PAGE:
Originally published on Tue August 19, 2014 10:12 am
The ridesharing company Uber has gotten a mixed reception in Louisiana. WWNO's Malorie Marshall has been following the company’s foray into New Orleans, where politicians and members of the taxi industry have been resistant.
Meanwhile, Baton Rouge has seized on the opportunity, quickly passing an ordinance that allowed Uber to get rolling in the capitol city in July. A couple weeks later, I opened up Uber’s app on my smartphone to see if I could catch a ride.
Every week WWNO's Listening Post project asks questions about local news in New Orleans and the Gulf Coast and reports back on the community's response. This week's topic is, once again, violence in New Orleans.
WWNO’s Coastal Desk is heading to Chauvin, Louisiana to visit some sites that are in danger of being washed out by coastal erosion and sea level rise. After visiting the working coast camp in Houma last month, Laine Kaplan-Levenson learned of the Wetlands Discovery Center’s Vanishing Points project. This online mapping tool identifies and tells the stories of various locations that are at risk of disappearing.
At a time when the Ebola virus is causing panic throughout the world, and has prompted dire warnings from international public health officials, we're revisiting a plague of old: The Plague.
For this month's "Cityscapes" piece on Nola.com, Tulane University's Richard Campanella focused on one of New Orleans's own epidemics. This month marks the 100th anniversary of the bubonic plague outbreak in New Orleans.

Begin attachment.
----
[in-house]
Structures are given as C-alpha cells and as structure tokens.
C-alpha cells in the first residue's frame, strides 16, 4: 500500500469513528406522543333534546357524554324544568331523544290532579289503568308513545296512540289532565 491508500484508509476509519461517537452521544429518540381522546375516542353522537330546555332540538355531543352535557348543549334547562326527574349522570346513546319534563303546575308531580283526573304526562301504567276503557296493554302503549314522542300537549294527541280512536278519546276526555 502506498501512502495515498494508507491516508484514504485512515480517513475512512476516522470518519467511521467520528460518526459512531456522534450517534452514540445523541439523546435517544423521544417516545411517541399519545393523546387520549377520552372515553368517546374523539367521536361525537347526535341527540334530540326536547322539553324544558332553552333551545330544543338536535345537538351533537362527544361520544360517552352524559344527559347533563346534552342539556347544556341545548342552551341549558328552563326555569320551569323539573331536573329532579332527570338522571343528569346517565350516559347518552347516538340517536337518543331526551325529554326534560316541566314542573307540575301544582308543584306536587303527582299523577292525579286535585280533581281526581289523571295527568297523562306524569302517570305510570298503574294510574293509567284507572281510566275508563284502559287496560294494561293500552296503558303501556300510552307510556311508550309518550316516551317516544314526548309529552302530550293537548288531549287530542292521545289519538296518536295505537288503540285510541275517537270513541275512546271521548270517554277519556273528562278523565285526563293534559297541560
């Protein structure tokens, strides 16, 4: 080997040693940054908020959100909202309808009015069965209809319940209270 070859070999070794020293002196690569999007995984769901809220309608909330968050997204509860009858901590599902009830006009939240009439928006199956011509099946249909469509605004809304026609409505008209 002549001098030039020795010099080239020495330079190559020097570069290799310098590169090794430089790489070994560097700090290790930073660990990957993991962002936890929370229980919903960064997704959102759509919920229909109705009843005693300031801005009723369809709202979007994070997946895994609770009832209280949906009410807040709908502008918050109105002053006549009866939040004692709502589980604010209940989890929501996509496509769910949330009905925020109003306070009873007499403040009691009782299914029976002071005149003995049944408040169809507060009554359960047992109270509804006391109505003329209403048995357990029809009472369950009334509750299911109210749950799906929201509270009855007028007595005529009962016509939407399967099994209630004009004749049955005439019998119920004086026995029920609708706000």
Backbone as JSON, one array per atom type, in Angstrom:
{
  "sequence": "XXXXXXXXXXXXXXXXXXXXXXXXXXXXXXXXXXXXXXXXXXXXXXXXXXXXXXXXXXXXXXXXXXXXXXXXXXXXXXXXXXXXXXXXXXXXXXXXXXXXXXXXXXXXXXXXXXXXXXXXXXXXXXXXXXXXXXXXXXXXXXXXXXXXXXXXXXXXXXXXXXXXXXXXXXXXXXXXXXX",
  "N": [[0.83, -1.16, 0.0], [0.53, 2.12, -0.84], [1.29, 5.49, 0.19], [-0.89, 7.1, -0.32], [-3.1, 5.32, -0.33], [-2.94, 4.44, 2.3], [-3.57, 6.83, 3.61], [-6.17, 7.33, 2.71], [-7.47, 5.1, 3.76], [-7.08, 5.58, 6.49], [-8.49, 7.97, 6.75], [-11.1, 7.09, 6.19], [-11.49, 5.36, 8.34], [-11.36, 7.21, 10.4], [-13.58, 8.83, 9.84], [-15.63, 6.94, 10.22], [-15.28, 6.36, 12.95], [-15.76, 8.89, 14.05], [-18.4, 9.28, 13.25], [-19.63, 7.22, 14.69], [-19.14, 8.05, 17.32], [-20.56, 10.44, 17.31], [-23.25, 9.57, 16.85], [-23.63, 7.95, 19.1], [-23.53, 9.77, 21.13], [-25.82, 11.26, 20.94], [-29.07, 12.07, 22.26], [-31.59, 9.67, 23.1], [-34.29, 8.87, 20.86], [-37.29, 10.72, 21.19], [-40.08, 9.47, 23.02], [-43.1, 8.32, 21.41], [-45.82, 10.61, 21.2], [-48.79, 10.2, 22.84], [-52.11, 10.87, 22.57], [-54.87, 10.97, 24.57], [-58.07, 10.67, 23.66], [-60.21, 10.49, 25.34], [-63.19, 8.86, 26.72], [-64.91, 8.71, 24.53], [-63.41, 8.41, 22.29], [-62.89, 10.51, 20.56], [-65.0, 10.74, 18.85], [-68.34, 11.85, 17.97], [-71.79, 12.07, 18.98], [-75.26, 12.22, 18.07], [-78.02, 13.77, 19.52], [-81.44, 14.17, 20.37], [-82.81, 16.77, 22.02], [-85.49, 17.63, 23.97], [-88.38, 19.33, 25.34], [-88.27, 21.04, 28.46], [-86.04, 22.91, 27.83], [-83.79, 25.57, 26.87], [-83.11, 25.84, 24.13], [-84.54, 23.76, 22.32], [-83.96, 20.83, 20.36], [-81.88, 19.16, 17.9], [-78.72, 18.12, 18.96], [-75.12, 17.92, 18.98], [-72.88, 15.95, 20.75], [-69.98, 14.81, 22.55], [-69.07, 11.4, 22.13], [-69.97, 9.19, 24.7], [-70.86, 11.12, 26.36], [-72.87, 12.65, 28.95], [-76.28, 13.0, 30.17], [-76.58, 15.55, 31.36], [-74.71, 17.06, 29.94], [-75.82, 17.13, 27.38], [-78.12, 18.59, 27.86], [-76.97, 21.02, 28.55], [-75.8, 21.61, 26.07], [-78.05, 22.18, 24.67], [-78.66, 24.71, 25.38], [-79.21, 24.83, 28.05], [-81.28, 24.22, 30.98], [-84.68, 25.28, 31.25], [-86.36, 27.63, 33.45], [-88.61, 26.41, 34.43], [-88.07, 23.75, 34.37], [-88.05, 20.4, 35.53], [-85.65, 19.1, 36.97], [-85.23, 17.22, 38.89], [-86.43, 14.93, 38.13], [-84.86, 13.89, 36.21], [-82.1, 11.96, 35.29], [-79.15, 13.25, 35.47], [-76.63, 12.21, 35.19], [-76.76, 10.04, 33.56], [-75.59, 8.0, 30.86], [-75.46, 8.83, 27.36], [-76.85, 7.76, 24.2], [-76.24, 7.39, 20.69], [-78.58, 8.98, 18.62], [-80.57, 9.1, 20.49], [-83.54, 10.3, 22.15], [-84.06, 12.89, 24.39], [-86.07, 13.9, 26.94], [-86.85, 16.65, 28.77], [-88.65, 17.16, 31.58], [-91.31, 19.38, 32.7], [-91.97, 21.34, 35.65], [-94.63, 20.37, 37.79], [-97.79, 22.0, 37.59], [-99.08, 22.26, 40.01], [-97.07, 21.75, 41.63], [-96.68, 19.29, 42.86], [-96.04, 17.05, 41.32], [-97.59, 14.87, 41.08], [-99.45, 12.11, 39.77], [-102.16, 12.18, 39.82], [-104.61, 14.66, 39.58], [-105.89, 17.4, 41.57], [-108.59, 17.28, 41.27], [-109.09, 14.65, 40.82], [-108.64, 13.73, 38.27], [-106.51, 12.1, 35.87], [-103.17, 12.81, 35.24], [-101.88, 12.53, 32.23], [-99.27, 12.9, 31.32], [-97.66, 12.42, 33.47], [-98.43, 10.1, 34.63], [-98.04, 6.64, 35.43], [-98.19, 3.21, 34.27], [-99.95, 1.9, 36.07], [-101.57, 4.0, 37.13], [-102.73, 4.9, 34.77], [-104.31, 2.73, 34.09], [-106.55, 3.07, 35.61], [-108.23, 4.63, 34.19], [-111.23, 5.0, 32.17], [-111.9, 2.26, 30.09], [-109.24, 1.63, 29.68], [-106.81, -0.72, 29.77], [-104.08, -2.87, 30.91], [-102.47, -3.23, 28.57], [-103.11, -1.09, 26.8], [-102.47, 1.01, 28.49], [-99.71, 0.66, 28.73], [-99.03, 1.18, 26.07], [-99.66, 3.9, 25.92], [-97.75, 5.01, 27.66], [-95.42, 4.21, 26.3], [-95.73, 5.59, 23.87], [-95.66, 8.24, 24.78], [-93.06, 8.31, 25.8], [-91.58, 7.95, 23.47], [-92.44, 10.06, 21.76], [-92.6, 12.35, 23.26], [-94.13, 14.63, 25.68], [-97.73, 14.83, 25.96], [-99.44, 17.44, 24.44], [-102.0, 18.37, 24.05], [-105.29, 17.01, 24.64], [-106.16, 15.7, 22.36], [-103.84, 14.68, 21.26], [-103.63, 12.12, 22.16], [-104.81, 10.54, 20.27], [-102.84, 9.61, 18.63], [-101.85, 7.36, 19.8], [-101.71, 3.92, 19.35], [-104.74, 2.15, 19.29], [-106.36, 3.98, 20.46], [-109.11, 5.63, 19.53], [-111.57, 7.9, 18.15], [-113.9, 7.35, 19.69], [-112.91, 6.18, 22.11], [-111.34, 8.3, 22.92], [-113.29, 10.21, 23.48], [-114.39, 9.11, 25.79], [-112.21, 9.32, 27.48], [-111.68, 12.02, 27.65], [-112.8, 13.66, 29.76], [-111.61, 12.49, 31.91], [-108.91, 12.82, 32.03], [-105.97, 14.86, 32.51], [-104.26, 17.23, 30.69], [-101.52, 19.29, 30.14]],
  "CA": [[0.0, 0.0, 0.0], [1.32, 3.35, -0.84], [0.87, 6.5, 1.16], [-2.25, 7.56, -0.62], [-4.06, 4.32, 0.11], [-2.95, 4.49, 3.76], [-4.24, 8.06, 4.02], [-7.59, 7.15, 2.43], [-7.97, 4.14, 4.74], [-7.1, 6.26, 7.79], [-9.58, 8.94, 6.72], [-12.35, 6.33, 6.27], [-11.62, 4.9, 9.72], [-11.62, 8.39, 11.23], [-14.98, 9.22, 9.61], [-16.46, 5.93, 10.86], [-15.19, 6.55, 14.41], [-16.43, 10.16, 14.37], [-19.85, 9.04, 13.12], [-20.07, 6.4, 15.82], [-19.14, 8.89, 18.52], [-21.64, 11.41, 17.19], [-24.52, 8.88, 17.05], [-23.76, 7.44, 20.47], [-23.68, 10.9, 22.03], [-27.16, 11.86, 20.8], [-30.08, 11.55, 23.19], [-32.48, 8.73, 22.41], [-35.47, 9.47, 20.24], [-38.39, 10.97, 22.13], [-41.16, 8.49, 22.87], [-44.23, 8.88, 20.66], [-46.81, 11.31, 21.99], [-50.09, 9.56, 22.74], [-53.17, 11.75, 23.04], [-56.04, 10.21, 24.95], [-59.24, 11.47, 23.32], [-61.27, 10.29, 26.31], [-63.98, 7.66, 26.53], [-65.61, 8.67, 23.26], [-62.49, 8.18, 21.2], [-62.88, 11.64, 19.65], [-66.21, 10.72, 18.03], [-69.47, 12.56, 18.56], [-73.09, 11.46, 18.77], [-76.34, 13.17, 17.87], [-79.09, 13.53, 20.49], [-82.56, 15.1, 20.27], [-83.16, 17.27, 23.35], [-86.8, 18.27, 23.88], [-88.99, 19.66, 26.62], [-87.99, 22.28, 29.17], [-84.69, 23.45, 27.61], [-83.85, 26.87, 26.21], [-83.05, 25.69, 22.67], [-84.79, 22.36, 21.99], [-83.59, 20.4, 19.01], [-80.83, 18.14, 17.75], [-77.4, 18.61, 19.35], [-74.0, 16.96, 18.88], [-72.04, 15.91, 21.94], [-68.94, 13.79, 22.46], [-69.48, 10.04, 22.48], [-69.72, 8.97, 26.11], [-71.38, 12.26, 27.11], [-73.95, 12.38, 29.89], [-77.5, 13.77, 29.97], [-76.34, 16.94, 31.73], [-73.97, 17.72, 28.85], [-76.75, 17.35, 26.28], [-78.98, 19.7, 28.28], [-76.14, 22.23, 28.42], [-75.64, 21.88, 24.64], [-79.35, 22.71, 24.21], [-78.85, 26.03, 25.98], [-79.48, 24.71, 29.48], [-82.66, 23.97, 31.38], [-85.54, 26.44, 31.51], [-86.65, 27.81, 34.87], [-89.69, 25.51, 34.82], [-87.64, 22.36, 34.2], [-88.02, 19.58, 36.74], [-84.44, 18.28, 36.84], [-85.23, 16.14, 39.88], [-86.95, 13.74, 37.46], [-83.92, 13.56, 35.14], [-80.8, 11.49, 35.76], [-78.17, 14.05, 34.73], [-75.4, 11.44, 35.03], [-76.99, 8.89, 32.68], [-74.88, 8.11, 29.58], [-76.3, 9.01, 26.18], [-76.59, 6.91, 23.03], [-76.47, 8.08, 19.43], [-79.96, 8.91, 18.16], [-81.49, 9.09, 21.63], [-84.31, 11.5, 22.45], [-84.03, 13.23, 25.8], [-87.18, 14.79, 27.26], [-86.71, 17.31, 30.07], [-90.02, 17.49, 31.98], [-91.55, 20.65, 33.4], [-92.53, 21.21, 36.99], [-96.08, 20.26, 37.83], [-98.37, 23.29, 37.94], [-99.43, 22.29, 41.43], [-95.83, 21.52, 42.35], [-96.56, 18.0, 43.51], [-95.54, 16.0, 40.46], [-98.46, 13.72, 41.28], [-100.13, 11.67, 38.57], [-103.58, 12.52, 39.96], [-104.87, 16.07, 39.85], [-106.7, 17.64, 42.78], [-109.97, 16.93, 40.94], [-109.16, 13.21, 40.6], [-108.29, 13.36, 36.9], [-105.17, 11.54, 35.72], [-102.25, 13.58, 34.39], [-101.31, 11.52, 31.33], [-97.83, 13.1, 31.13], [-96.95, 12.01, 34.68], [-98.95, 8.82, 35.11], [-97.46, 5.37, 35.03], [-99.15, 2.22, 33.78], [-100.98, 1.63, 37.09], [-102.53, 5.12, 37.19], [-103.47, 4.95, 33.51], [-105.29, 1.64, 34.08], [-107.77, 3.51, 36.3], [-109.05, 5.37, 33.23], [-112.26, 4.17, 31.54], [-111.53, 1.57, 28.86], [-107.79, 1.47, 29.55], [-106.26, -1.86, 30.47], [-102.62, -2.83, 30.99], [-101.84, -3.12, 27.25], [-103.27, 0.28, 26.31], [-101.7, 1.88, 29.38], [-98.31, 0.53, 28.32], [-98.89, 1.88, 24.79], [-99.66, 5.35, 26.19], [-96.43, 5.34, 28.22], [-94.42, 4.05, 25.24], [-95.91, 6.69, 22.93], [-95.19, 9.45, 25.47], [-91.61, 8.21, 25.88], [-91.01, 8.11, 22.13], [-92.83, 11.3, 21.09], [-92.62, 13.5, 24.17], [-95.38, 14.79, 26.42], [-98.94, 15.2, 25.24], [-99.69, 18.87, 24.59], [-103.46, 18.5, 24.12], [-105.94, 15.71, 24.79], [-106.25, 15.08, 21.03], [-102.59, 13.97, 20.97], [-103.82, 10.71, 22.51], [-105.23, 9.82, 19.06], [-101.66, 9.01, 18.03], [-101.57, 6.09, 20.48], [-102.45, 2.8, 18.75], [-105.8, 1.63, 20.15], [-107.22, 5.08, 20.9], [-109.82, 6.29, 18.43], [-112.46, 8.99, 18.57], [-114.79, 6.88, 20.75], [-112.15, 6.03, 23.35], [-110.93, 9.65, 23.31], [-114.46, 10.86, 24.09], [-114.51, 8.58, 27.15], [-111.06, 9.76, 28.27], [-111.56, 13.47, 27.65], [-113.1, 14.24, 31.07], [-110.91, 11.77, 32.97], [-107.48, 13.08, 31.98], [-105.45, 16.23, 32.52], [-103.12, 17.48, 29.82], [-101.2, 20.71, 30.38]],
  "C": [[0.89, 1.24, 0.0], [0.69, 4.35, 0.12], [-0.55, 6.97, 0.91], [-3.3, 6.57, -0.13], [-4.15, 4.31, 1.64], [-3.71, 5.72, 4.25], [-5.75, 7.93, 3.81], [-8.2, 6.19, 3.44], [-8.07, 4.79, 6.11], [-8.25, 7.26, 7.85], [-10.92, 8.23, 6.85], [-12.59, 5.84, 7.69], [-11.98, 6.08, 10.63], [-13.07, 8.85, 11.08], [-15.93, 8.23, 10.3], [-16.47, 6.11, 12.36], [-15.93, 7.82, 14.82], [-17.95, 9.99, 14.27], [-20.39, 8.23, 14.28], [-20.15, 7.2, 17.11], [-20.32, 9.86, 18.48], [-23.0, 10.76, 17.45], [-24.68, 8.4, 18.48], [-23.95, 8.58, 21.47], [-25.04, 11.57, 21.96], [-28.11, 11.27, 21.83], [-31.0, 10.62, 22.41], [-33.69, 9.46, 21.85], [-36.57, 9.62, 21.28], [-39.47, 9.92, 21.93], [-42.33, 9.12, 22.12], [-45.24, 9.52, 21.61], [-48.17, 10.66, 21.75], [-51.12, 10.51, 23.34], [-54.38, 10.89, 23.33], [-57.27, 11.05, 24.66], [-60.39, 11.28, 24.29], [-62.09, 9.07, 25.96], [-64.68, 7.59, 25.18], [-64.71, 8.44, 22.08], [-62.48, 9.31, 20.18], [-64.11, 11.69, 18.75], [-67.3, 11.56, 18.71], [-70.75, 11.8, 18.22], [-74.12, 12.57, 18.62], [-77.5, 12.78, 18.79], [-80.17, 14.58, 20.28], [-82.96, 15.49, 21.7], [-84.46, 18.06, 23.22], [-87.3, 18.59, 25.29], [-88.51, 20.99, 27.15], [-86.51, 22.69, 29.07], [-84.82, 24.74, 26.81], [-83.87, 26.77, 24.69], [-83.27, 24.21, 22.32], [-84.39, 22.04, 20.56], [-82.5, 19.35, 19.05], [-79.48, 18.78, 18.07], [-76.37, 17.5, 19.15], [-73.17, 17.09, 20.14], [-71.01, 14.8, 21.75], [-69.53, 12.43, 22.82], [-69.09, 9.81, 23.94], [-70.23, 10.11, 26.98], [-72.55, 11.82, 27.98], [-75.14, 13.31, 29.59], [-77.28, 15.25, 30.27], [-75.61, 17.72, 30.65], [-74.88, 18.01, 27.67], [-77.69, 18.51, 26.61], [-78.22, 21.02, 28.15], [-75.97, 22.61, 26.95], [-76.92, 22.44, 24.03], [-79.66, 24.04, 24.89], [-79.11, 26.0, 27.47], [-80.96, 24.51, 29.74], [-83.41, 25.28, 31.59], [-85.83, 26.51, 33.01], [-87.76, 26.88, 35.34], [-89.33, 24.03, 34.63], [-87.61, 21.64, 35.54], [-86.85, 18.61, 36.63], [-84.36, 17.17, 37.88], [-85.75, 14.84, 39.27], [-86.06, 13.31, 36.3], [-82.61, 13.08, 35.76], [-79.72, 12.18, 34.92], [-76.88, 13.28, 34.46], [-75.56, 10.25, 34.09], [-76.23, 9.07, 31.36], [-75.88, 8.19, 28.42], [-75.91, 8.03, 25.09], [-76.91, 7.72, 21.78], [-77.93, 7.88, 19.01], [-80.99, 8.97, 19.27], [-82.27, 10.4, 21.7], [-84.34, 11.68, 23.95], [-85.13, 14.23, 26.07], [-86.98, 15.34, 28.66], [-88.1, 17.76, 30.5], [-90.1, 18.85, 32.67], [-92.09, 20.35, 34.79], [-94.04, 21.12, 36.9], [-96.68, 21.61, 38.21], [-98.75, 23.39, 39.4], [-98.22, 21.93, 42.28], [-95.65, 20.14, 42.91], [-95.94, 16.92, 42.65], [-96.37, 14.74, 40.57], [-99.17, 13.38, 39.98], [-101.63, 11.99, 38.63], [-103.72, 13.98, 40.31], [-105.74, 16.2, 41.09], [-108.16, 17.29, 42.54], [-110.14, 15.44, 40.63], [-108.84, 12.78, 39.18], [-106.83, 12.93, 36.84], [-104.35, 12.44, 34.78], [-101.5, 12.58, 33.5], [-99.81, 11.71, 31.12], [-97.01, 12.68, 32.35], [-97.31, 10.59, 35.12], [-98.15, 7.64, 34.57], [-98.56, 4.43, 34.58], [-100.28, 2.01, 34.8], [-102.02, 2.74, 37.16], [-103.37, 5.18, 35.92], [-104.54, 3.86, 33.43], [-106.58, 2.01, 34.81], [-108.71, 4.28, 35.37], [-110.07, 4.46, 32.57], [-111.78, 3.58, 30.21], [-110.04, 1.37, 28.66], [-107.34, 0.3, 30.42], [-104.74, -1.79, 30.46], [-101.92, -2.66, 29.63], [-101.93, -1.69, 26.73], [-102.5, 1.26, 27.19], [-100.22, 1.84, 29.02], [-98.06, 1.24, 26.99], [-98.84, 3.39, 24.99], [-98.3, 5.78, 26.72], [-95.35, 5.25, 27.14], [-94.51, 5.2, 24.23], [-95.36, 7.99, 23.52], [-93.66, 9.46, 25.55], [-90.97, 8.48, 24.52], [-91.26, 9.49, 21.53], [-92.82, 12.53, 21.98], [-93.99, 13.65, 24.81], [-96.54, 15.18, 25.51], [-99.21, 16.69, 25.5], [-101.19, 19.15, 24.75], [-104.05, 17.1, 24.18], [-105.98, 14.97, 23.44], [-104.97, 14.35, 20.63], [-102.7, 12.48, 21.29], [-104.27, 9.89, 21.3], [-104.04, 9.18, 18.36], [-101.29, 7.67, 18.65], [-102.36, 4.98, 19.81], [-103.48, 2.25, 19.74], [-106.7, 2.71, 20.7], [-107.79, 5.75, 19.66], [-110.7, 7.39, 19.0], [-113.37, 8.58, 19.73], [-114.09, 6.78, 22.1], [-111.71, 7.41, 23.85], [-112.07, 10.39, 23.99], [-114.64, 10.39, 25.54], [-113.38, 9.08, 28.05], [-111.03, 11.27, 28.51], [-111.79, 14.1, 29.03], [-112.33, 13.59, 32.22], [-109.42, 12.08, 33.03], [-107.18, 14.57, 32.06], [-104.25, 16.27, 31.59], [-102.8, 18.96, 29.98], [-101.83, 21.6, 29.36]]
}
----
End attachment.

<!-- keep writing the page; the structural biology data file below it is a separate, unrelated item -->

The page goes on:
The New Orleans City Council voted in July to rewrite the law regarding short-term rentals. But a lot remains to be decided about what that law should look like.
One of the biggest arguments against unlicensed vacation rentals typified by Airbnb is that they pose an unfair advantage because they’re not subject to the same permitting and taxation requirements as traditional bed and breakfasts.
The poetics of pickup trucks and cutoffs are not lost on Jim McCormick. Nor are the subtleties of Trans Ams and the beverage choices of the young and hay-baling set. And that’s how it should be for a poet-turned-Nashville songwriter.
A New Orleans native (and still occasional resident), McCormick penned two of 2012′s number one songs on the country charts. But all that success — and it is considerable — hasn’t gone to his head. He’s stayed humble. And funny. And grateful for the collaborations and to the mentors through the years.
Encore Academy is a charter school, but it looks and feels more like the kind of public school many adults remember attending when they were kids. In today’s New Orleans, where the charter school landscape seems designed to combat lackluster academic achievement — and little else — it’s rare to see a school that values the arts as much as academics. So how does Encore Academy, a stand-alone charter school, manage to stand out?
The first thing you notice when you walk into Encore Academy’s cafeteria at lunch or breakfast is the sound of kids talking.
New Orleans native and local fine arts photographer Michel Varisco developed a curiosity about the Gulf Coast region at a young age. With a mother who is a former biochemist, and engineer dad, she started learning on family road trips. Her dad would explain the Bonnet Carré Spillway, or point out dead trees while driving down LA1 to Grande Isle.